(written before the 2008 elections)
highwayscribery wanted to spend this day on a book report of Illinois Democratic Senator Barack Obama’s autobiography, 'Dreams from My Father: A Story of Race and Inheritance"
The book was a Christmas gift from the scribe’s sister Rosemary and was received with the usual mild surprise that accompanies the reception of a book you don’t really want to read.
highwayscribery enjoyed Obama’s colorful and deftly delivered speech at the 2004 Democratic National Convention (included in the book put out by Three Rivers Press). But in ensuing months it seemed the newly elected senator’s name popped up too often in association with positions a little beyond his experience, like vice president or president.
There’s a Democratic Party discussion in there somewhere: Is the glass half full because Obama’s rise among what former Sen. Sam Nunn (D-Georgia) used to call “the great mentioners” reflects his amazing talent? Or is it half empty because a guy starts jumping ranks thanks to his world beat name and a decent speech two years ago?
The highwayscribery creed encourages the acceptance of given books as a kind of natural instruction from the world itself, from forces beyond our own (book) consuming impulses.
And the book is quite good as it goes about detailing Obama’s unique, yet quintessentially American pedigree and journey. A kind of Tiger Woods to the progressive political world, Obama is African-American, without the tragedy of slavery separating him from old country forebears.
He knows his lineage, his father, his grandfather. He returns to his native Kenya where a grandmother explains how, “First there was Miwiri. It’s not known who came before. Miwiru sired Sigoma, Sigoma sired Owiny, Owiny sired Kisodhi, Kisodhi sired Ogelo, Ogelo sired Otondi, Otonidi sired Obongo, Obongo sired Okoth, and Okoth sired Opiyo. The women who bore them, their names are forgotten, for that was the way of our people.”
His father, a scholarship student from Kenya to the University of Hawaii, met his mother in that distant American outpost. She came from Kansas stock, her father a soldier of fortune and westward drifter on the trail of the big break.
His place in time as a man educated in the west at the height of the African liberation from its European colonizers forces the senior Barack Obama home, abandoning the young boy in Hawaii for good.
That is the DNA, much explained and dissected for it is the point of the book, and somewhat the point of the politician – race and its subtleties.
The greatest surprise was the book’s prose. Obama was, at one time, editor of the “Harvard Law Review.” highwayscribery has never had occasion to read that particular publication, but must admit to a sense that brand name conjures up ponderous articles short on good and engaging narrative content.
But it may be a place where good writing is encouraged because he possesses a comfortable mastery of the written word. We’re not talking the heights of prosodic beauty, but a facile ability to render crucial insights his unique path and intelligence have provided, into the written word. One thing is to have led an interesting life, it is another to successfully convey why.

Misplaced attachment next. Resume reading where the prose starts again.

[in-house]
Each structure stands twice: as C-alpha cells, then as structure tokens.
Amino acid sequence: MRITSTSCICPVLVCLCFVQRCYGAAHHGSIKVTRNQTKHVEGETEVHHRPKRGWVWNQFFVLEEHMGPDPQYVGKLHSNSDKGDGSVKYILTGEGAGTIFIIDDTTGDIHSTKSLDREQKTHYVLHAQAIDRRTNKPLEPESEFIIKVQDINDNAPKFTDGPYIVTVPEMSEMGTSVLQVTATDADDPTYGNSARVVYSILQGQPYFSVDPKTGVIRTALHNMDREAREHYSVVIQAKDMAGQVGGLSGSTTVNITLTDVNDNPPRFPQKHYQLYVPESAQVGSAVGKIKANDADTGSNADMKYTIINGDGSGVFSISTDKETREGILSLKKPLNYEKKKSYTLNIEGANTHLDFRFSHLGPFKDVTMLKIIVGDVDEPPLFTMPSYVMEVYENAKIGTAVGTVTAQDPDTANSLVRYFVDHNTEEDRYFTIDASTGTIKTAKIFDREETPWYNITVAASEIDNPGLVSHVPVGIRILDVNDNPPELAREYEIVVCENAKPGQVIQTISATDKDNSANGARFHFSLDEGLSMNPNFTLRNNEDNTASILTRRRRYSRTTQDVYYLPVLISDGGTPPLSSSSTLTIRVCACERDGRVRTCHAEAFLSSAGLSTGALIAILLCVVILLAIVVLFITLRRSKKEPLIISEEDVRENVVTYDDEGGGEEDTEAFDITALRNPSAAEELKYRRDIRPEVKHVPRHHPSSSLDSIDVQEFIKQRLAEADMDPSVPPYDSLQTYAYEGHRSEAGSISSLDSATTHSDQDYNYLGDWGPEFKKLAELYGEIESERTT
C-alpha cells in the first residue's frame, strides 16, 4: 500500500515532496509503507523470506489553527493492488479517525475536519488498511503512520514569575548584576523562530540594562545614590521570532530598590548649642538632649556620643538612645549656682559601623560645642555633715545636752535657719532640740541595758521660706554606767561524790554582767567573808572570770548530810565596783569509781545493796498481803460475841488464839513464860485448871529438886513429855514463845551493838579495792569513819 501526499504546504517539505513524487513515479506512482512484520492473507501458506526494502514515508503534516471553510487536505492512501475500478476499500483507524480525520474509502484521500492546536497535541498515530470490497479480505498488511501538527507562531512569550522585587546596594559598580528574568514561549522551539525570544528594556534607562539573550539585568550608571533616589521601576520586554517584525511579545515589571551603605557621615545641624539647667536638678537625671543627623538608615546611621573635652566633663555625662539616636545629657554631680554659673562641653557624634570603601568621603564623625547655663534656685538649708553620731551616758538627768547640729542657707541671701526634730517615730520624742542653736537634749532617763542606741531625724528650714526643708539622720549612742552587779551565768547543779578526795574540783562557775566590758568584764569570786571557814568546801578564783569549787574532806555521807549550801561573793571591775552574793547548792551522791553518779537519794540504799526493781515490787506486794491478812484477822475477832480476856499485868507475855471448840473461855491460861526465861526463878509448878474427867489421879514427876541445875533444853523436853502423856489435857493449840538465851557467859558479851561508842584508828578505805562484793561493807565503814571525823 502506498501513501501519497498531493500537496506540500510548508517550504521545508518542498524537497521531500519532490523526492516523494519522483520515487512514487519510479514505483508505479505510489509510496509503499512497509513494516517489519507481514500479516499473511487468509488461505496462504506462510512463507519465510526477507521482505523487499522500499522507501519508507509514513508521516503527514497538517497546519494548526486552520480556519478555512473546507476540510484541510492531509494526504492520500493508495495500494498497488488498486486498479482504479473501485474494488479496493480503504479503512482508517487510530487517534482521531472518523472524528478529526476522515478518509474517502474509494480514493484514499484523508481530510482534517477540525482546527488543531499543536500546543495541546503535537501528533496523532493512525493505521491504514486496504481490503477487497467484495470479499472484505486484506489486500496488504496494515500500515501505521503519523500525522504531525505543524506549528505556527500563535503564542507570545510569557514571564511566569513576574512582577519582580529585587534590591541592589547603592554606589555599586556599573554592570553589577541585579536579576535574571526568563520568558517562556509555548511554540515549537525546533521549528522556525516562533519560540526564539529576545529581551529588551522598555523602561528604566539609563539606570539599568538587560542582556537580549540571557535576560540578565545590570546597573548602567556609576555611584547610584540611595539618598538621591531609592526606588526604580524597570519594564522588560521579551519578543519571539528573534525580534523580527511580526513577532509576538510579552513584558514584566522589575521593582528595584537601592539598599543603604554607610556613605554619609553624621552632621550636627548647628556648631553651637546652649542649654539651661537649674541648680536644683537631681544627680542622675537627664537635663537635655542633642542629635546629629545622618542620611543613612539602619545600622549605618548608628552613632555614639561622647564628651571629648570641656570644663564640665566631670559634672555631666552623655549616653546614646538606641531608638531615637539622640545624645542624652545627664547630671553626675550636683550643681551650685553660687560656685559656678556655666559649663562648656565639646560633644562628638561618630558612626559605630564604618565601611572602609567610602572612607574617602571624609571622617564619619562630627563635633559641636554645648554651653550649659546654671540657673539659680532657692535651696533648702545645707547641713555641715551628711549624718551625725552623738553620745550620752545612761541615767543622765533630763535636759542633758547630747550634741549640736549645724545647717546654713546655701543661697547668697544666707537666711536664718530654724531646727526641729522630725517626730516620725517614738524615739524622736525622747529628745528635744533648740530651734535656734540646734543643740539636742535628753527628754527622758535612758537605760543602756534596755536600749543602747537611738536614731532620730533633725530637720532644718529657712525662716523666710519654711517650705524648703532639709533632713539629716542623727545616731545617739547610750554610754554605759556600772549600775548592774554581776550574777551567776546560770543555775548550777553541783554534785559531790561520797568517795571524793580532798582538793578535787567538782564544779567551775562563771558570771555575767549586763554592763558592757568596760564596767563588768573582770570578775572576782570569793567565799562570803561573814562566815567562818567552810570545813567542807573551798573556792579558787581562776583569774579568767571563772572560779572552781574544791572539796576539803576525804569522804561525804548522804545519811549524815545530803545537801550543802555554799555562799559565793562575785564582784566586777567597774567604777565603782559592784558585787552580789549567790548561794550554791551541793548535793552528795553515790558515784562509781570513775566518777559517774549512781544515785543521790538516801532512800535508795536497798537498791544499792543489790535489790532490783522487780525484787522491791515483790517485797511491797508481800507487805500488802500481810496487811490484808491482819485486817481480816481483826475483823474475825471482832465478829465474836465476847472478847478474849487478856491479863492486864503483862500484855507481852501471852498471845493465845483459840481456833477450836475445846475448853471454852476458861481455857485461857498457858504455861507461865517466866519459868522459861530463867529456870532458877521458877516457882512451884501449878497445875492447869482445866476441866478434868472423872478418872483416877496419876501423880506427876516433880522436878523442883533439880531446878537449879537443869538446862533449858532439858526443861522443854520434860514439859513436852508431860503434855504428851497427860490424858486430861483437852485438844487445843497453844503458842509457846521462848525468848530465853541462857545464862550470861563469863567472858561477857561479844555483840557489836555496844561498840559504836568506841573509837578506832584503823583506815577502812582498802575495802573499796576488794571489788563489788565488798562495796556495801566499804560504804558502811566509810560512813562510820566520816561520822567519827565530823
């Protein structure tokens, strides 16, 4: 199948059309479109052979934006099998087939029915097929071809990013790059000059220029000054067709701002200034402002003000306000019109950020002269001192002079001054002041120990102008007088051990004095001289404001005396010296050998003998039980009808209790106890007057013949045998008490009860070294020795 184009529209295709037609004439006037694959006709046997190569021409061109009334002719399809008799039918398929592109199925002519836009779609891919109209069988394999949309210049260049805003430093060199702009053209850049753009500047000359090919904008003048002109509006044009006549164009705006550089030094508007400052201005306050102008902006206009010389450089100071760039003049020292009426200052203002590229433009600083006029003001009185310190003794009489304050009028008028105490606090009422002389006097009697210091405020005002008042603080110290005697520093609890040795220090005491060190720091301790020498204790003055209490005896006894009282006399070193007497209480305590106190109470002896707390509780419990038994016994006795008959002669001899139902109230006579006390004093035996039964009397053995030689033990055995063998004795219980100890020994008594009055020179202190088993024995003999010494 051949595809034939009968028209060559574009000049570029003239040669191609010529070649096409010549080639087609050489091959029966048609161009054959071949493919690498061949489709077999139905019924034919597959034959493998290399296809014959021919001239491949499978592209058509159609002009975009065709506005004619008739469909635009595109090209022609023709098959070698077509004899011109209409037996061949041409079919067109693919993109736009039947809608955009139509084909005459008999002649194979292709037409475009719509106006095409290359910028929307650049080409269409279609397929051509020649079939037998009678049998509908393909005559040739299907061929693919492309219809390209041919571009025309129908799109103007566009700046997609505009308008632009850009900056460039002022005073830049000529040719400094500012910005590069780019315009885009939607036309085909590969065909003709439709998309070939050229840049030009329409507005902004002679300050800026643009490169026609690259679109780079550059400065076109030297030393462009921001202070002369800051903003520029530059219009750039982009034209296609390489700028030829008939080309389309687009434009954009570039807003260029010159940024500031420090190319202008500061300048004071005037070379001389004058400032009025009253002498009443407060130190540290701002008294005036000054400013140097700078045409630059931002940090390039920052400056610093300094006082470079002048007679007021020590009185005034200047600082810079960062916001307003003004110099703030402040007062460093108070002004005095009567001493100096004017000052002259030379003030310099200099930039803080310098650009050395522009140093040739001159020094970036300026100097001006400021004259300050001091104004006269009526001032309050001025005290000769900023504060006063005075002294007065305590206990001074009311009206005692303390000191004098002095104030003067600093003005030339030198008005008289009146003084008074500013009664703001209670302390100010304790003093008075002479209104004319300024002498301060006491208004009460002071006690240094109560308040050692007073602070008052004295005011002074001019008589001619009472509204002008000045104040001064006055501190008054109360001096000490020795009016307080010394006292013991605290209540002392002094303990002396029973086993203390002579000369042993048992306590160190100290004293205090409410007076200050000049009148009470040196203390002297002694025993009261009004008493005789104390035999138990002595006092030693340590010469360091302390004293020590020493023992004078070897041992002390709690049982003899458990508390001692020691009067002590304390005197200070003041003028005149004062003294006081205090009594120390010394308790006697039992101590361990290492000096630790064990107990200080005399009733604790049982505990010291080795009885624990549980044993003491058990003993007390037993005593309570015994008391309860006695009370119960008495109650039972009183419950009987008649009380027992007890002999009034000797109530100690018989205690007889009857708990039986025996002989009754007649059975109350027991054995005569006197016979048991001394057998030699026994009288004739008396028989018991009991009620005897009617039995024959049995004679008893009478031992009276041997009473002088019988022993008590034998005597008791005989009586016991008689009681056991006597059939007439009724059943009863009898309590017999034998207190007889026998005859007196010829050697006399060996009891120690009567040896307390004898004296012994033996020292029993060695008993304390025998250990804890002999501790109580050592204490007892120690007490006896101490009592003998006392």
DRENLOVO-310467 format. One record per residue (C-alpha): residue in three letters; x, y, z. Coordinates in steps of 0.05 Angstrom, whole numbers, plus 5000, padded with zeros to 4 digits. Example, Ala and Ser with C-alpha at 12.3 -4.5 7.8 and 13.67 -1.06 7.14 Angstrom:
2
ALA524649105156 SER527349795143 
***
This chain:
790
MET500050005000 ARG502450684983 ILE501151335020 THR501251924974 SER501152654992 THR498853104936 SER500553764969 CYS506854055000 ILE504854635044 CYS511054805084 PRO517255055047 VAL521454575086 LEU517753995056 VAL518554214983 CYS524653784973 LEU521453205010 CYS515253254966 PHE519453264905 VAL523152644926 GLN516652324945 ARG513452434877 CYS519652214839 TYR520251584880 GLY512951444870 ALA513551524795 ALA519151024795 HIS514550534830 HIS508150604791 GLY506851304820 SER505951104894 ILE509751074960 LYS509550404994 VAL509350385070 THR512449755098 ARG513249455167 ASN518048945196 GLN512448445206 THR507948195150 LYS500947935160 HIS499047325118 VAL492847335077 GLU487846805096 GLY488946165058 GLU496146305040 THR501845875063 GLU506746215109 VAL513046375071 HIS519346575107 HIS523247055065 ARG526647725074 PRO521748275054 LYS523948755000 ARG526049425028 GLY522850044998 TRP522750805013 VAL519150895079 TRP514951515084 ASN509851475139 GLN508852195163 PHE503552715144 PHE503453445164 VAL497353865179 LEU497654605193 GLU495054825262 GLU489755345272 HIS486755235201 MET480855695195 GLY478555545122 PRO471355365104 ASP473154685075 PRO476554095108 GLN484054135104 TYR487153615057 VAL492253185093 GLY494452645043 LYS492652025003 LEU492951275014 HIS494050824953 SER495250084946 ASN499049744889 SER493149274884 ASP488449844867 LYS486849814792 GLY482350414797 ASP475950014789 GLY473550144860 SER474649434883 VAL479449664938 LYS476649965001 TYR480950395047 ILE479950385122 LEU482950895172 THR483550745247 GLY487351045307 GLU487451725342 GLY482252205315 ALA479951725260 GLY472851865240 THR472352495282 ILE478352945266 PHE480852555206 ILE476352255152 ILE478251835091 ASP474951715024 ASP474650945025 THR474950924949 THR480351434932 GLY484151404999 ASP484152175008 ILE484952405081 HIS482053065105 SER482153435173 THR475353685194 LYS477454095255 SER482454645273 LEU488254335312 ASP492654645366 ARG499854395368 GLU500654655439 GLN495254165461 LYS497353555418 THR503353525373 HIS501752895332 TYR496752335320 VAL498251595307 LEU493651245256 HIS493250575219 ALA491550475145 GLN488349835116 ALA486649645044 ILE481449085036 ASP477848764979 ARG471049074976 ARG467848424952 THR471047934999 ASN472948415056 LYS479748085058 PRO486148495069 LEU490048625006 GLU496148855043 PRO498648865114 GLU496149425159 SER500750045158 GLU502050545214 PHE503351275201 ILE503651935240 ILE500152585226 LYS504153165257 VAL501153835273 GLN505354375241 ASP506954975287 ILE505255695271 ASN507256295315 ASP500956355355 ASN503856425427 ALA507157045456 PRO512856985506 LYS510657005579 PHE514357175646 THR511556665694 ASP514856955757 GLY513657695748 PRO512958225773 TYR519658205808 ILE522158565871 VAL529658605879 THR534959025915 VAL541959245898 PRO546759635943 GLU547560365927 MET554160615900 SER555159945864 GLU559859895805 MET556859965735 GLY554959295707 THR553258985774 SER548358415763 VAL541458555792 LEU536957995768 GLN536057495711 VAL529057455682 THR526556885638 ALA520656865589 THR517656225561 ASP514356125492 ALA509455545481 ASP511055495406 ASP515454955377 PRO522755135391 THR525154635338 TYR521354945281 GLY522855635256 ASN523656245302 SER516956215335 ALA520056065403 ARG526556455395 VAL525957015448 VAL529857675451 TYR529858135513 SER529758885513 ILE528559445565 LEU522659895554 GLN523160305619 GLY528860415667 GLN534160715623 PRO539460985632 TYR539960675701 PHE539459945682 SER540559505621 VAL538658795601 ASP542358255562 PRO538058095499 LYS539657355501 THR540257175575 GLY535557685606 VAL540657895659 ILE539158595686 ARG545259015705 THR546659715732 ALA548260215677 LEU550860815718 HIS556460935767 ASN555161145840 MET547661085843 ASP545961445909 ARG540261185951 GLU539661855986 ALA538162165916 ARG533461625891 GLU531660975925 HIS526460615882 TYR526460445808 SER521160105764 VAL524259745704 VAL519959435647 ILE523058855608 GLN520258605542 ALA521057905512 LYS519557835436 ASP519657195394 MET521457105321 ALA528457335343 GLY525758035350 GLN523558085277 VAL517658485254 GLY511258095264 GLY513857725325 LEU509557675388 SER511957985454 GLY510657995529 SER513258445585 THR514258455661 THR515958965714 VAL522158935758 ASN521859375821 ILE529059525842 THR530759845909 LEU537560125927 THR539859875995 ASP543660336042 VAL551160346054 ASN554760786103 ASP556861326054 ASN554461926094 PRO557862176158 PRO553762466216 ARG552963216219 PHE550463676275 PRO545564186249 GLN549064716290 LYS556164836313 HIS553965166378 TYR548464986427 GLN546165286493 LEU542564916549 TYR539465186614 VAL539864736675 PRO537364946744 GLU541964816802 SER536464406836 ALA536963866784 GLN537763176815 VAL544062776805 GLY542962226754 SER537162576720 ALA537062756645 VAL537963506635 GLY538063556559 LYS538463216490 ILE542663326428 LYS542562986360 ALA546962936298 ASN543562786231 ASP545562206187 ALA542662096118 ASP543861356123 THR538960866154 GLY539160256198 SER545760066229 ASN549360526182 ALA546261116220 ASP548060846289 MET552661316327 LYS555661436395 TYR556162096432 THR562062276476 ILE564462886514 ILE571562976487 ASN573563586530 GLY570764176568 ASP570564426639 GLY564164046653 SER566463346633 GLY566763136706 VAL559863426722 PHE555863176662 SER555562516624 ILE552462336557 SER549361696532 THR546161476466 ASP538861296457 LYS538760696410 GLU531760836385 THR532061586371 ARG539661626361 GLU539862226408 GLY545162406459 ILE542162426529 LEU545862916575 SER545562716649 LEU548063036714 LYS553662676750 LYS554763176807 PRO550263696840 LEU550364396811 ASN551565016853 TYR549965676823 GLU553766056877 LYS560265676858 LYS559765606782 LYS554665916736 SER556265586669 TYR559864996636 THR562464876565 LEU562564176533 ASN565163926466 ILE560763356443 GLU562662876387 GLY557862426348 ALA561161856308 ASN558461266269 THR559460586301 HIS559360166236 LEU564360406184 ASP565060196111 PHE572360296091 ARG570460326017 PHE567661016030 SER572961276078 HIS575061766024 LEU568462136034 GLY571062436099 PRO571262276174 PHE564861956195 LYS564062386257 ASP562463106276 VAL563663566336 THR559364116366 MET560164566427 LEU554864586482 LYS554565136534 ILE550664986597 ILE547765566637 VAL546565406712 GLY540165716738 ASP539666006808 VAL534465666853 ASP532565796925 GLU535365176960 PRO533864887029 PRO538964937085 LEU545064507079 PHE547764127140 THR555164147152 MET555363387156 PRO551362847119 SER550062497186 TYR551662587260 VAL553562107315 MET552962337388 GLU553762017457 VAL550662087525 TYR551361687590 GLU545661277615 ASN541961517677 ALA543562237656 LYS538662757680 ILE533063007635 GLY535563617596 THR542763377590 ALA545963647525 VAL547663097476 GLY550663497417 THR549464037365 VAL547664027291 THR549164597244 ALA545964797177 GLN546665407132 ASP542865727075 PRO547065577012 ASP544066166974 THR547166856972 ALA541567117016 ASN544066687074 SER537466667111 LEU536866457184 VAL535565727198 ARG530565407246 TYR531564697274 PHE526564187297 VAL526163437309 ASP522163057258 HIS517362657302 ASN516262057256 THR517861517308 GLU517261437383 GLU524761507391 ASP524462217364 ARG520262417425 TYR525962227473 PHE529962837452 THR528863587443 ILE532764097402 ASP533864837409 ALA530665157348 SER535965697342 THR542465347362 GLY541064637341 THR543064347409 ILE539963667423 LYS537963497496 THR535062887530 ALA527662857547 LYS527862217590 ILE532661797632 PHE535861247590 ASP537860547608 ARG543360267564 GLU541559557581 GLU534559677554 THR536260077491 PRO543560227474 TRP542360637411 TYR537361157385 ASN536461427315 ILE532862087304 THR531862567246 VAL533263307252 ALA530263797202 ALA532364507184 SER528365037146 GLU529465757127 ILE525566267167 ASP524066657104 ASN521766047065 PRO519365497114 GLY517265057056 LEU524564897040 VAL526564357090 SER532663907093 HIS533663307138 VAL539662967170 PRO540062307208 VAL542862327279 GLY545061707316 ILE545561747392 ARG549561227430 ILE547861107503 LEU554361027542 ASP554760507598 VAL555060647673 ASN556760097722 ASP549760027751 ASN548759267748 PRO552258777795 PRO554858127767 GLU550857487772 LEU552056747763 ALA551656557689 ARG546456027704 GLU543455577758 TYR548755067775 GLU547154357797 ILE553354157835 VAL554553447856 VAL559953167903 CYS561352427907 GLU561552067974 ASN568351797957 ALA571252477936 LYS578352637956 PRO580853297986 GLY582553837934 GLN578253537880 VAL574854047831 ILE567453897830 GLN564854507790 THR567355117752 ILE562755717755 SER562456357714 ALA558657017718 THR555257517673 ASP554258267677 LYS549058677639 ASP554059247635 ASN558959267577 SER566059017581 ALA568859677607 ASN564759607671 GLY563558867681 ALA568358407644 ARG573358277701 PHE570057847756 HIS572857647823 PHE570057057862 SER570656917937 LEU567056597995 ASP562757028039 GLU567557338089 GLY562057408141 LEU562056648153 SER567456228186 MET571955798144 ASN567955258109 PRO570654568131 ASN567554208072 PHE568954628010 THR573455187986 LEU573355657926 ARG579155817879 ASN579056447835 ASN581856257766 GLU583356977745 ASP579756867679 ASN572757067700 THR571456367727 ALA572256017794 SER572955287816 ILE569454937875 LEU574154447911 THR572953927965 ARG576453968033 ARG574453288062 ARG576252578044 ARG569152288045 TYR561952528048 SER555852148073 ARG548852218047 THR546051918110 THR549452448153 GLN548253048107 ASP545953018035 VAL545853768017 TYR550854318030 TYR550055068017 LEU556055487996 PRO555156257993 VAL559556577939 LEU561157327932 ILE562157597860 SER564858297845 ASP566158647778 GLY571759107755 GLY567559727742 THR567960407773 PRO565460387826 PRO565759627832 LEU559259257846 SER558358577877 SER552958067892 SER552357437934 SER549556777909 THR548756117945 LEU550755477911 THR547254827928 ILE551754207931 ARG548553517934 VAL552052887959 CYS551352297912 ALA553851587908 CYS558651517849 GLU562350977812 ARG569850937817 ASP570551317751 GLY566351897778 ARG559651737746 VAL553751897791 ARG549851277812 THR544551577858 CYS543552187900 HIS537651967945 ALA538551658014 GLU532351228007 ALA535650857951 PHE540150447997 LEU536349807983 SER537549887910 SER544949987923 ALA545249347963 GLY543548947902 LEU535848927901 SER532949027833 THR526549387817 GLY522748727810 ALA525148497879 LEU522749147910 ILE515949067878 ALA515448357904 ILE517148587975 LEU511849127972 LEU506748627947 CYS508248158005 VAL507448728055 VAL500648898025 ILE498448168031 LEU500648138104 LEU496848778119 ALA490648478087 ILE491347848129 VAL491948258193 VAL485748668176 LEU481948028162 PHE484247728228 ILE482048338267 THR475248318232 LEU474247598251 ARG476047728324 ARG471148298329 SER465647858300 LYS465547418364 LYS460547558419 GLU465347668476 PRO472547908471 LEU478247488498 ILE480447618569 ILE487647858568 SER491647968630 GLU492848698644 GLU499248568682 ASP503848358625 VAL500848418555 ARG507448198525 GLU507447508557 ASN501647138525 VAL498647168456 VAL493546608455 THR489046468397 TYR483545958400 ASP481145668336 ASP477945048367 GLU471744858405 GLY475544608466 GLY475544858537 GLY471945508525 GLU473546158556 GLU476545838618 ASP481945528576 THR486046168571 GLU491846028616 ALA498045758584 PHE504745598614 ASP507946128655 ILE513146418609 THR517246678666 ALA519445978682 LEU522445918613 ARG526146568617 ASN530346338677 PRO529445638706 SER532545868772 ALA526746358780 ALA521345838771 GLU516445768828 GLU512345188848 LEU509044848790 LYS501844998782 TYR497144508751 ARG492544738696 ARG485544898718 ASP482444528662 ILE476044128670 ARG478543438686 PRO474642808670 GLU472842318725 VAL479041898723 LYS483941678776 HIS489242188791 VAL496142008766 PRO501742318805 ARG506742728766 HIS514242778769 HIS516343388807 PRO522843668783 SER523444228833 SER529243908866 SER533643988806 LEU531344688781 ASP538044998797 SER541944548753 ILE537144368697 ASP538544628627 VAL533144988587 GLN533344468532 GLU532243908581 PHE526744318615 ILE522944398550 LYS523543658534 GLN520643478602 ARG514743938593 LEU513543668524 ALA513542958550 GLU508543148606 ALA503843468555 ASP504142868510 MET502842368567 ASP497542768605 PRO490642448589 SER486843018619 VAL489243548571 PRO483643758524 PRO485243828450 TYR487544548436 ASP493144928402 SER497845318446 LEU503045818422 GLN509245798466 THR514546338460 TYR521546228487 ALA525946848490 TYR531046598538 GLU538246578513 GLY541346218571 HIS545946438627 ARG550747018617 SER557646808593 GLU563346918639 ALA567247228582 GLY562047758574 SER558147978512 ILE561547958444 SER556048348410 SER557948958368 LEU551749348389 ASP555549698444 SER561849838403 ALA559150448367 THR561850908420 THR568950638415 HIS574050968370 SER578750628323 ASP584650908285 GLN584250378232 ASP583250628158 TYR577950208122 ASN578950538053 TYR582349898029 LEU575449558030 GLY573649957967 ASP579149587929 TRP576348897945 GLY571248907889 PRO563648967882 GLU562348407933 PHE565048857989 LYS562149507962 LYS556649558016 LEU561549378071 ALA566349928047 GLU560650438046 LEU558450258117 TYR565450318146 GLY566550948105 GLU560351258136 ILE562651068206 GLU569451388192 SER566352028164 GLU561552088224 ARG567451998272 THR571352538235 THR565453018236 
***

The highpoint of the book may be the following passage. The set up is that Obama Sr. has come to meet his son, who is ten years old, and it really doesn’t go too well. As the father is leaving, he decides to play a recording of music from the families tribe, the Luo:
“‘Come Barry,’ my father said, ‘You will learn from the master.’ And suddenly his slender body was swaying back and forth, the lush sound was rising, his arms were swinging as they cast an invisible net, his feet wove over the floor in off-beats, his bad leg stiff but his rump high, his head back, his hips moving in a tight circle. The rhythm quickened, the horns sounded, and his eyes closed to follow his pleasure, and then one eye opened to peek down at me and his solemn face spread into a silly grin, and my mother smiled, and my grandparents walked in to see what all the commotion was about. I took my first tentative steps with my eyes closed, down, up, my arms swinging, the voices lifting. And I hear him still: As I follow my father into the sound, he lets out a quick shout, bright and high, a shout that leaves much behind and reaches out for more, a shout that cries for laughter.”
So you get an idea that it’s not some kind of policy book or rhetorical disquisition. It’s a young man’s story and takes the reader through Obama’s developing sense of the black reality in America, his clumsy first steps as an organizer on Chicago’s South Side, a rare portrait of the legendary Mayor Harold Robinson, and over to Africa in discovery of family lore and luggage.
Obama’s rise to prominence represents something of a bellwether in less than obvious ways. Sure, he’s one of only a handful of blacks ever to serve in the U.S. Senate, but in this story he weaves the consumption of marijuana, alcohol and even cocaine into the fabric without using overly bright colors and without trying to sugar-coat it either.
He plays basketball, he “adopts” in his own parlance an identity from those being offered-up by the pop culture of the 1980s - the years of his flaming youth. And now he’s a senator and all of that without having had to live like a Mormon.
And that’s good, as there is much else good about Obama, a writer to rank with those who make a permanent vocation of writing, an intelligent fellow with the honesty to talk about black-on-black gripes, to wrestle with the loss of blackness success in the white world represents, to convey the suffocating sense that the white world is the only game in town.